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Kevin Roberts | Football has to put its hand up/by its side/behind its back and sort out its rule change train wreck

When a veteran coach says a new rule is destroying his enjoyment of the game it’s a warning about damage to the product at a critical time for sport

The name Gerald Ratner has become synonymous with self-destruction in business.

Back in 1991 the then-chief executive of the British jewellery company Ratners Group decided to liven up an address to the UK’s meeting of the Institute of Directors by describing his company’s products as ‘total crap’.

It was a remark that subsequently saw him billed ‘The man who destroyed his multimillion company in 10 seconds’ and saw him booted out of the previously buoyant chain which had branches on most British High Streets.

When the guy who runs the business and whose name is on the door describes its products in such a way it is hardly surprising that public confidence collapses and potential customers turn elsewhere for their baubles and trinkets.

It was difficult not to think about Ratner after the latest round of games in English Premier League saw a number of results decided by rulings on the changed handball law which, in an attempt to deliver clarity and transparency, has ignited an almighty row which is not going to go away any time soon and which might come to damage football and the brand of the Premier League.

The impact of the changed rules has been that any contact between a defender’s hand/arm and the ball in the penalty area – no matter what the circumstances – results in a penalty kick and the near certainty of a final score-altering goal.

Managers have lined up to criticise the move which has made defending a lottery. And the important thing here is that it is not just those whose teams have suffered who are livid, but also those who have actually benefitted.

Among the most vociferous and articulate was veteran Crystal Palace manager Roy Hodgson, who has pretty much seen it all in a long career during which he has been in charge at massive clubs like Inter Milan and Liverpool, as well as the national teams of Switzerland, Finland, and England.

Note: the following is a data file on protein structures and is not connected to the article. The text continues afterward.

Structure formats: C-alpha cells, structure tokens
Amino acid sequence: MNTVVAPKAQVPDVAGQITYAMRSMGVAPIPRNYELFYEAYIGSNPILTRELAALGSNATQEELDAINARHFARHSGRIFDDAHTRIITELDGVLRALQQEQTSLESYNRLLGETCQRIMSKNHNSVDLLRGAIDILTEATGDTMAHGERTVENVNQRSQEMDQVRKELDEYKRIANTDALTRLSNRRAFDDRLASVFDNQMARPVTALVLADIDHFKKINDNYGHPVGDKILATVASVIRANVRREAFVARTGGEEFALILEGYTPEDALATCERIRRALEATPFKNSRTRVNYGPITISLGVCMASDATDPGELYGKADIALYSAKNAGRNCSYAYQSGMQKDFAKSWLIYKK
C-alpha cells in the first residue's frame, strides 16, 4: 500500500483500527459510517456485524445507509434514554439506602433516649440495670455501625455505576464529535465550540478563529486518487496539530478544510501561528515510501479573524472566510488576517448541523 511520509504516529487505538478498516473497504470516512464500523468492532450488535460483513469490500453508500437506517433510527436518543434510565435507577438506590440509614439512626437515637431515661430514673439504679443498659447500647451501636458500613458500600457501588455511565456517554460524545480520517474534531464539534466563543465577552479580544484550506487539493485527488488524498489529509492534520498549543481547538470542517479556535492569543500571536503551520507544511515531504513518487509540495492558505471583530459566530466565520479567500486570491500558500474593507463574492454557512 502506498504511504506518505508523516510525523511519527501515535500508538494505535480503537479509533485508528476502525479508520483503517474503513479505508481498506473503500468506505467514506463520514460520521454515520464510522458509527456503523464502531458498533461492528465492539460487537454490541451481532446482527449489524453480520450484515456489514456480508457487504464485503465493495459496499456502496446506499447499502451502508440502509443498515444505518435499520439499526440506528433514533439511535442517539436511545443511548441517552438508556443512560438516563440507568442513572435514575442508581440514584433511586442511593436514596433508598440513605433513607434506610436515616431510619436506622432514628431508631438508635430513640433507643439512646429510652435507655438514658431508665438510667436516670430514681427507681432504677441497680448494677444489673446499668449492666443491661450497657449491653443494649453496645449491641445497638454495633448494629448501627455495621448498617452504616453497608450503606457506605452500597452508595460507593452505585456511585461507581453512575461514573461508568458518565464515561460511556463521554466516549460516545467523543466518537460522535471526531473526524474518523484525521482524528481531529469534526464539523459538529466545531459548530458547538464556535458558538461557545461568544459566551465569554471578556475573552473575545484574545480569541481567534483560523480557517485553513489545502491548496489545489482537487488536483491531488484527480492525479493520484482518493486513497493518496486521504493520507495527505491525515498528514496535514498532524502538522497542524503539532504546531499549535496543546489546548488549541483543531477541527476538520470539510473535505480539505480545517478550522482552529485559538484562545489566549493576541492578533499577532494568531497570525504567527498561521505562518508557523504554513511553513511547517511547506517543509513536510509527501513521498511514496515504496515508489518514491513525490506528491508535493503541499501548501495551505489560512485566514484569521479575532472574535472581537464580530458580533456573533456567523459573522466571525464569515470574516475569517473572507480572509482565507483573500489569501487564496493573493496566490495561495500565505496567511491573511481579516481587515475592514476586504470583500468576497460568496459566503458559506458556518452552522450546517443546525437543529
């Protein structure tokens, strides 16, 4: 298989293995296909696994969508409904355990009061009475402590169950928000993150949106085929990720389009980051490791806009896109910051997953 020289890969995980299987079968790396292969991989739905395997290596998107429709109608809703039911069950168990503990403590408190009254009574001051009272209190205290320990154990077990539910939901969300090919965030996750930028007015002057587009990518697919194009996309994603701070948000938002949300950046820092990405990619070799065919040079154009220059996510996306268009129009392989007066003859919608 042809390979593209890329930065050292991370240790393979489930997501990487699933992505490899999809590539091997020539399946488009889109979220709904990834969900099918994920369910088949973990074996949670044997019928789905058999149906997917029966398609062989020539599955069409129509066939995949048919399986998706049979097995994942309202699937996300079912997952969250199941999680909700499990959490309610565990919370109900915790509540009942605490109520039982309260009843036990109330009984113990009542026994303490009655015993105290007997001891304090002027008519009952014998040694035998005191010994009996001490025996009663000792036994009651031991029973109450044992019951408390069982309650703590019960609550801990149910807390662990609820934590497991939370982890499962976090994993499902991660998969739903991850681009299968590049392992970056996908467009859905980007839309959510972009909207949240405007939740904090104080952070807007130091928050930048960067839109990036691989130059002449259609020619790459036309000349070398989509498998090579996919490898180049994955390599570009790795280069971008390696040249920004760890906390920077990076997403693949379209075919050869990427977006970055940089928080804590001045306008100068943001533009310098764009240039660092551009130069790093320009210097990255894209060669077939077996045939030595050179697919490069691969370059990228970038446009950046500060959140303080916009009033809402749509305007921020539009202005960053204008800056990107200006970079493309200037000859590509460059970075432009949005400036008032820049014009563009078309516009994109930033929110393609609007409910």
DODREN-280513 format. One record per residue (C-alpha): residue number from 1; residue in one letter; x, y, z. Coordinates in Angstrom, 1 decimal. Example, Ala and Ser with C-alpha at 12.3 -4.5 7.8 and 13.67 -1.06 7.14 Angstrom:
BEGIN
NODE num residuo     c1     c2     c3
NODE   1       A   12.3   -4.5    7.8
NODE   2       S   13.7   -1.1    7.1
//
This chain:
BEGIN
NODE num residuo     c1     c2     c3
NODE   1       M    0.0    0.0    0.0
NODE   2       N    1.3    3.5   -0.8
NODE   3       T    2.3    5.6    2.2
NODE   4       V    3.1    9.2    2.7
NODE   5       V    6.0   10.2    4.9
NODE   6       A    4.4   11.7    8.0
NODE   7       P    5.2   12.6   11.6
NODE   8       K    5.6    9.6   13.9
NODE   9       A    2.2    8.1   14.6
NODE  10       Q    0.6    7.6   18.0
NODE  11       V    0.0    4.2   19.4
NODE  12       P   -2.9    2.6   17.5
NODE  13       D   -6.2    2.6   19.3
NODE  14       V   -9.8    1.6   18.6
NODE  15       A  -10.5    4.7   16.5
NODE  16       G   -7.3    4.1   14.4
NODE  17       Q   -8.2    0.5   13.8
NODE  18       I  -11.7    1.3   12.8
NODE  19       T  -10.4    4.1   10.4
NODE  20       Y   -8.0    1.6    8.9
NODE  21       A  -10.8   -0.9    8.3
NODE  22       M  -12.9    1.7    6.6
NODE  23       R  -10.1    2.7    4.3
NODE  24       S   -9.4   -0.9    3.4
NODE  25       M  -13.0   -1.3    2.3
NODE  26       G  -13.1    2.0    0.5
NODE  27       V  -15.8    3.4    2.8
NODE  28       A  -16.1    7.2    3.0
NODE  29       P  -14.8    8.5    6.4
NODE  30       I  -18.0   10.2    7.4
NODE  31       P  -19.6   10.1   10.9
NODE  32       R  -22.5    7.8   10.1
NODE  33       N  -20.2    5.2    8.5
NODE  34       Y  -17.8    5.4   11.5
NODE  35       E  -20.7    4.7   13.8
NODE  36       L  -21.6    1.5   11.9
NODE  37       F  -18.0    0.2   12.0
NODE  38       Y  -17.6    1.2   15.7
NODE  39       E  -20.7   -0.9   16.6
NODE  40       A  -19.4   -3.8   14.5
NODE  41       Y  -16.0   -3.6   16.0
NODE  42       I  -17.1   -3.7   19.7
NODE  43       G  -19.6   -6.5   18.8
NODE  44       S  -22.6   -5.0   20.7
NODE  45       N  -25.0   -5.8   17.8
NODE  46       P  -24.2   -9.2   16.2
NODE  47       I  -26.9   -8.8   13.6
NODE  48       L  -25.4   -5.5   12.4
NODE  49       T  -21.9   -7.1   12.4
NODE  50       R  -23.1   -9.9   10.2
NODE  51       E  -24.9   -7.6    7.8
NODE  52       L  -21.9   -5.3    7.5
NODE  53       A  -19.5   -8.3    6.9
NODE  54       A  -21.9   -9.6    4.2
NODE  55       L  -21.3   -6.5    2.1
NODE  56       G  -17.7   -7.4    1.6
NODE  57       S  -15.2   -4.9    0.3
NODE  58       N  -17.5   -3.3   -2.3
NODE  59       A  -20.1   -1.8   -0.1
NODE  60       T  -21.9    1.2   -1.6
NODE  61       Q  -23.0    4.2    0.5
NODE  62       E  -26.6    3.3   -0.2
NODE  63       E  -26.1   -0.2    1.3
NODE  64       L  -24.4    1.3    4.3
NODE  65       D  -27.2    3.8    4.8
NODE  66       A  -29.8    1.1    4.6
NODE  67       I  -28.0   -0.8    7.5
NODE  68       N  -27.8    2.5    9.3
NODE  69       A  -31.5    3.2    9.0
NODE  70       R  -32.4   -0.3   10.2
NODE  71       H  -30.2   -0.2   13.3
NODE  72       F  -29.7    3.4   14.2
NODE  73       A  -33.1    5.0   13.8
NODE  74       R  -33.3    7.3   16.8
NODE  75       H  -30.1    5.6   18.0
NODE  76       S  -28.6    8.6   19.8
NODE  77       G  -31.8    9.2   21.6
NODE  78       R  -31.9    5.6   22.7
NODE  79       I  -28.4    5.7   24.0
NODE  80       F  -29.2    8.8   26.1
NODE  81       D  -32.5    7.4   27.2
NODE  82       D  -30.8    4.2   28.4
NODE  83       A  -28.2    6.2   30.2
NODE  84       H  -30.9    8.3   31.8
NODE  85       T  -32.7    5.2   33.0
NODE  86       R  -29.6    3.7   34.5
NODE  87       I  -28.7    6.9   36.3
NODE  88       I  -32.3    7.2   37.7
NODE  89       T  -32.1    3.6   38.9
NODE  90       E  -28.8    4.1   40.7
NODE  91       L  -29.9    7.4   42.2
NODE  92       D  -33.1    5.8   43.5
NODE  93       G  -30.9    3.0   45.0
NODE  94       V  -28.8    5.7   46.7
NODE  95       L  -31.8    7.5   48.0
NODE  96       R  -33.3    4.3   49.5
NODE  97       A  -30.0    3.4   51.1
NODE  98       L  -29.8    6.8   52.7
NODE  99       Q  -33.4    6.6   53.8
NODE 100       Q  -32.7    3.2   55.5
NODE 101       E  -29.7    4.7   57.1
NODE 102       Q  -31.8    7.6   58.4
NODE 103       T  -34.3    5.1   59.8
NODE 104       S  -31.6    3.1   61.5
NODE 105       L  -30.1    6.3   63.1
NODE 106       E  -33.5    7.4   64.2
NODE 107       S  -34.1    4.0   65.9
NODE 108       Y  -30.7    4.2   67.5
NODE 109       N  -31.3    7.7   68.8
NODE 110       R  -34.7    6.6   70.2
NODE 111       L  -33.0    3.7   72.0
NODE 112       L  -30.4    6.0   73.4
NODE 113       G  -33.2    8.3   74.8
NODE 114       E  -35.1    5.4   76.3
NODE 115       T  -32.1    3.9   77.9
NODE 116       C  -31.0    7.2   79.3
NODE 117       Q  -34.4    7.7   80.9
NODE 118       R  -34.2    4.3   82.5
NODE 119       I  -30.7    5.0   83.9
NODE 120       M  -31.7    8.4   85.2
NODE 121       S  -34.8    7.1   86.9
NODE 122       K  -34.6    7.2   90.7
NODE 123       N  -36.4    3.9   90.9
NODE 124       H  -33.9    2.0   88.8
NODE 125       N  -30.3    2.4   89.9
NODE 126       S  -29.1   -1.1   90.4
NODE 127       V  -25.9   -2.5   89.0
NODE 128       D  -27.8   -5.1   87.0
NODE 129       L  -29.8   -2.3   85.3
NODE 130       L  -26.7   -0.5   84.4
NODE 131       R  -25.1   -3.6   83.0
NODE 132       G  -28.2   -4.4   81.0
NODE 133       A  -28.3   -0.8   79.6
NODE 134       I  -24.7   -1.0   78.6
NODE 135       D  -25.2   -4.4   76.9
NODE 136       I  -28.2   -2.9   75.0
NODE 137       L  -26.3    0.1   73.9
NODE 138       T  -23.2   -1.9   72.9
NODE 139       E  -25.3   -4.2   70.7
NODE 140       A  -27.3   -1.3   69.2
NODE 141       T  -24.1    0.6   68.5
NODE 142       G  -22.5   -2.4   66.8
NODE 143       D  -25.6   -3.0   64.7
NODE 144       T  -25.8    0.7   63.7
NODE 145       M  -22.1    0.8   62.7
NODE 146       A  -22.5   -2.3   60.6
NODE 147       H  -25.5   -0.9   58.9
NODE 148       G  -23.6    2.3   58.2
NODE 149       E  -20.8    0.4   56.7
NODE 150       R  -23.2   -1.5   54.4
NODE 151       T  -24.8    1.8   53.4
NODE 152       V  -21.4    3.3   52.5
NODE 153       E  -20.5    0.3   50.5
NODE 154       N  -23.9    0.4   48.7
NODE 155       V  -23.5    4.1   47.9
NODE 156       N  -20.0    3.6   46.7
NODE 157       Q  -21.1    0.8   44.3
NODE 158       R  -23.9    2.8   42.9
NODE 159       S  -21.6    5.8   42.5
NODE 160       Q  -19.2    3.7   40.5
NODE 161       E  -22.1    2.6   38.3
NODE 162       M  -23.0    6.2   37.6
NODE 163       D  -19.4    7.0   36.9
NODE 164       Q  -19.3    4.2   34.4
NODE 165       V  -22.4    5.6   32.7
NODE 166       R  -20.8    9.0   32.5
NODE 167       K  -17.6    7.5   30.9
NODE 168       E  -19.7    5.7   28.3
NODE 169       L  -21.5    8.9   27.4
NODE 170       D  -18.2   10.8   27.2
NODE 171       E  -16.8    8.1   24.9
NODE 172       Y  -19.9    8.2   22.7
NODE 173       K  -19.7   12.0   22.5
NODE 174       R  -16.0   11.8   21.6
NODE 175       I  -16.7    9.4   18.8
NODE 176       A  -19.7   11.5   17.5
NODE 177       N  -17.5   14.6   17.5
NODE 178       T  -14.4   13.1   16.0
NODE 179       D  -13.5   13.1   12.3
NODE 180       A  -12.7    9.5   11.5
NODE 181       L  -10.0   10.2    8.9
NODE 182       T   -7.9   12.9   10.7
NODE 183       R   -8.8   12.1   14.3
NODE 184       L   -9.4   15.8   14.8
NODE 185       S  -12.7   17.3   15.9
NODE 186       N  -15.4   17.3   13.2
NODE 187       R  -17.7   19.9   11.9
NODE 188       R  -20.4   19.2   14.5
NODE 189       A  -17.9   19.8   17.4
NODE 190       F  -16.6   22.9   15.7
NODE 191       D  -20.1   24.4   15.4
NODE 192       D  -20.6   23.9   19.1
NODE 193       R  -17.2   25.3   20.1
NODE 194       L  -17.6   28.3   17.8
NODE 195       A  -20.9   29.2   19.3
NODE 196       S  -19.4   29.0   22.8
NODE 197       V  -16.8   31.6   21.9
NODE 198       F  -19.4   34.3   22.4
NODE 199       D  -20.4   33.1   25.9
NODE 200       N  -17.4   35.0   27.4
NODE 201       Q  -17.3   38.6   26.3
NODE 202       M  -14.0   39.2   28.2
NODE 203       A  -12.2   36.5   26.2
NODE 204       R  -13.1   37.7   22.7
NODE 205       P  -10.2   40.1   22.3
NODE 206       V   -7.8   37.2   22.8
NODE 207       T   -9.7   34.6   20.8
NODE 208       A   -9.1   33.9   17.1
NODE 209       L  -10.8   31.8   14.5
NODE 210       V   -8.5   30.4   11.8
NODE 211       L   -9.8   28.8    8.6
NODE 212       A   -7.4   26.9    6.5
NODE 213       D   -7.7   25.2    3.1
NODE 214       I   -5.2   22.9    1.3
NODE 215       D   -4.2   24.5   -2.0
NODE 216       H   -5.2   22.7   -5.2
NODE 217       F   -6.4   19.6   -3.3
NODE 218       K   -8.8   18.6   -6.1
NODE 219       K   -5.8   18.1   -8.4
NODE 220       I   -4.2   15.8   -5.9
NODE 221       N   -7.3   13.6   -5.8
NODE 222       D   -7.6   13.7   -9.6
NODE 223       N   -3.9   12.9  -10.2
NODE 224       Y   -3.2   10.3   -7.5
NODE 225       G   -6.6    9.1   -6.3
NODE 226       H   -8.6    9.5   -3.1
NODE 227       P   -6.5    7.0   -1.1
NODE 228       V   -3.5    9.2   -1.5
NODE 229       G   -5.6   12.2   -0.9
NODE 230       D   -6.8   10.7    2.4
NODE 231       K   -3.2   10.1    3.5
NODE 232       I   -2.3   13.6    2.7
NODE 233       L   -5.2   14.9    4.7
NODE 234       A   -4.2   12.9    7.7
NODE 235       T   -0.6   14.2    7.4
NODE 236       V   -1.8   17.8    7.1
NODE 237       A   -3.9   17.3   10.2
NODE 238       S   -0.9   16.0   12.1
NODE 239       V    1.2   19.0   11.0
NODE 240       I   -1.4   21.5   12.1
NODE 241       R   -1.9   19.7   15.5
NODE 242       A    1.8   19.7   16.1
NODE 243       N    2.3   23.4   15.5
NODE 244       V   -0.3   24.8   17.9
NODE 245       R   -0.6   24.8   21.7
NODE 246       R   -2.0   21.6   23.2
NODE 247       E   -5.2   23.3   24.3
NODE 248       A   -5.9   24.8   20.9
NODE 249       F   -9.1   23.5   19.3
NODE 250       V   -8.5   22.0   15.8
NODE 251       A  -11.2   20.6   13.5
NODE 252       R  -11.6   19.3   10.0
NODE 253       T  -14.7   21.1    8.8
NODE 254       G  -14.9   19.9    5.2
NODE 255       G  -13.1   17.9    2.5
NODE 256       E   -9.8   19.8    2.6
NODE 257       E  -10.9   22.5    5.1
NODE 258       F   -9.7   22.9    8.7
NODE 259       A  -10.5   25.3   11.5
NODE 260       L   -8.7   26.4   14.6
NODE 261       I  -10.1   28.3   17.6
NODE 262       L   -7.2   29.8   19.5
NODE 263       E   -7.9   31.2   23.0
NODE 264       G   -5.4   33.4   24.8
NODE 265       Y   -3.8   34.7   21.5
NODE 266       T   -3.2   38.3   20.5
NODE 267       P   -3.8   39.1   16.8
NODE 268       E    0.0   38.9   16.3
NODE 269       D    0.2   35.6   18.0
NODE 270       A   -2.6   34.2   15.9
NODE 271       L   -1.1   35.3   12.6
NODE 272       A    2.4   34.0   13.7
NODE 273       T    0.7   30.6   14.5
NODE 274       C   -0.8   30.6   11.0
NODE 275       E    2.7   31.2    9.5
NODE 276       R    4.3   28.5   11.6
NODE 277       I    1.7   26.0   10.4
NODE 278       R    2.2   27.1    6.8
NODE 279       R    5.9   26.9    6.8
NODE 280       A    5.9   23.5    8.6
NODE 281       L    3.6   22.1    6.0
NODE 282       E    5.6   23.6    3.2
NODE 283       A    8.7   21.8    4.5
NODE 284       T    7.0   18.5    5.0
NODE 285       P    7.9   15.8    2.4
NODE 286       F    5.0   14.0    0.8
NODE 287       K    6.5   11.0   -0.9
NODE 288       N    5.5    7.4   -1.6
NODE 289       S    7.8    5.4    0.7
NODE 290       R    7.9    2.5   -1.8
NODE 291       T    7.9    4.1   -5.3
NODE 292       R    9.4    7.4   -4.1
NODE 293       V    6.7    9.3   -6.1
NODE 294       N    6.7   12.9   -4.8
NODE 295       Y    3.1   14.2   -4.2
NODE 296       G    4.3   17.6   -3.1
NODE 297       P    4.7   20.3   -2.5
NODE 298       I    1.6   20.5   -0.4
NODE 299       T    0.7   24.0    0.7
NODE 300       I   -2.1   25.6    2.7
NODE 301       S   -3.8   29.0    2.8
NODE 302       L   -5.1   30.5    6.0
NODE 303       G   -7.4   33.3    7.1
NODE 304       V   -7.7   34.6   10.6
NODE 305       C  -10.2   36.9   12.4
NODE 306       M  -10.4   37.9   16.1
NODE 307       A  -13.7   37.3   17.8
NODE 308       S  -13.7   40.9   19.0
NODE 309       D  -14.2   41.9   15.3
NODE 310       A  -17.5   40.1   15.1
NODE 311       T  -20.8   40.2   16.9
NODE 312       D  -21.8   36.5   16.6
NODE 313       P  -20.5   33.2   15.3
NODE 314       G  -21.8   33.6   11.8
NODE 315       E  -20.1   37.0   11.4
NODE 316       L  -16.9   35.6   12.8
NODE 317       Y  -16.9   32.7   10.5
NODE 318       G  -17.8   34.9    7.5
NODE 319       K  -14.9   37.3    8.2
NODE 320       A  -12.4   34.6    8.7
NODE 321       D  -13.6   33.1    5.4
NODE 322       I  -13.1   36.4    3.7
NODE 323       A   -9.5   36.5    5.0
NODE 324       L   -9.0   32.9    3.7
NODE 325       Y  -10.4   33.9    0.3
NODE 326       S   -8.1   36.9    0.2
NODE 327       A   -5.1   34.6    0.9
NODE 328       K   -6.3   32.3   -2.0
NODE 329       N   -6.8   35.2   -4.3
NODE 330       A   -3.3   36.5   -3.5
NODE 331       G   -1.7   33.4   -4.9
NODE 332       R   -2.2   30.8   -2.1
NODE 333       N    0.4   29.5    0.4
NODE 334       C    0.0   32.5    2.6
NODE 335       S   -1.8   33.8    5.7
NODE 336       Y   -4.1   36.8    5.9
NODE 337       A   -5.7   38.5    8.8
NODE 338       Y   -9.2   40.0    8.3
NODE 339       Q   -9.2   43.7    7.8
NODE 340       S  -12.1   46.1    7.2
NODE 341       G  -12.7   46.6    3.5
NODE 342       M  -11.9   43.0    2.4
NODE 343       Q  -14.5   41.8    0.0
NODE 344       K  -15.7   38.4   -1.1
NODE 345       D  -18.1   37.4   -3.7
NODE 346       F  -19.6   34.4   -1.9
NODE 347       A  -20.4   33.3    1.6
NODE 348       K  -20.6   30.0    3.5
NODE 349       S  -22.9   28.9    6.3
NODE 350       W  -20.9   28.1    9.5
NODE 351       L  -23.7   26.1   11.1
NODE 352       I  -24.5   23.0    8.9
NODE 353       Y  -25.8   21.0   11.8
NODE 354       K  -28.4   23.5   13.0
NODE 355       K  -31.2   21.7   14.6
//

You take the point…Roy knows about football.

So, when he tells the media that the new rule is ‘an absolute nonsense’, that it is ‘killing the game’, and that it is ‘ruining football’ it’s worth taking him seriously.

But it was his comment that the new rule was destroying his enjoyment of football that really made an impression.

When a Septuagenarian with more than 50 years in the sport says that it is losing its appeal you know something is wrong.

Unlike Ratner, who seemed to be looking for a laugh from his audience, Roy’s statements reflect a deep love for the game and followed a brutally honest assessment of the – one can only assume unintended – consequences of a new rule which appears to most people beyond Fifa’s law-making International Football Associations Board to be bonkers.

So why the focus on a technical and playing issue on this business of sport platform?

The point is that business is ultimately about the quality of the product and the desire of people to buy into it. Putting its intensely tribal nature to one side for a moment, football is part of the entertainment business. It’s must-see content that drives broadcasters all over the world to open their wallets to buy the rights to show great players in keenly-fought contests decided by skill, determination and tactical nous rather than the roulette wheel of a handball decision.

We are forever being told that consumers have never had so many choices on how to spend their time and money and are constantly reminded that sport has to work harder than ever to maintain and grow its share of attention.

To have the managers of most Premier League clubs echoing Hodgson’s thoughts, either in public or private, is having the people with their names on the doors of the business telling you that there’s something wrong with the product. To be clear, they are not saying the product is crap but, as in the case of Ratner, if those inside a business point out its shortcomings, the public will likely come to believe them.

Football, and in particular the Premier League, doesn’t need this right now. The games may be exciting, but they are being played out in surreal, sterile environments to the accompaniment of anaemic, not-quite synched soundtracks. And while ratings may be standing up for now there are questions about how long that will continue before the less committed start to drift away. That’s a particular issue when you factor-in research that suggests ‘Generation Zedders’ (born 1996-2015) are not as interested in watching sport as previous generations.

The issue with the new handball rule suggests a disconnect within the game between those who govern it and those at the sharp end – the managers, coaches, players, and the people who run clubs and their commercial operations.

It was left to Hodgson to wonder in public how it happened. How could such a far-reaching decision be taken apparently without the fullest consultation with key stakeholders? They appear to have been powerless.

Of course, this isn’t going to kill football, but the immediate question of the rules needs to be addressed before the next scheduled meeting of the International Board in 2021. But, equally importantly, the structural and procedural issues which have produced decisions that have left managers, players and fans incredulous and angry have to be reconsidered so that it can’t happen again.

‘For the Good of the Game’ is one of Fifa’s slogans. This isn’t and it needs sorting.

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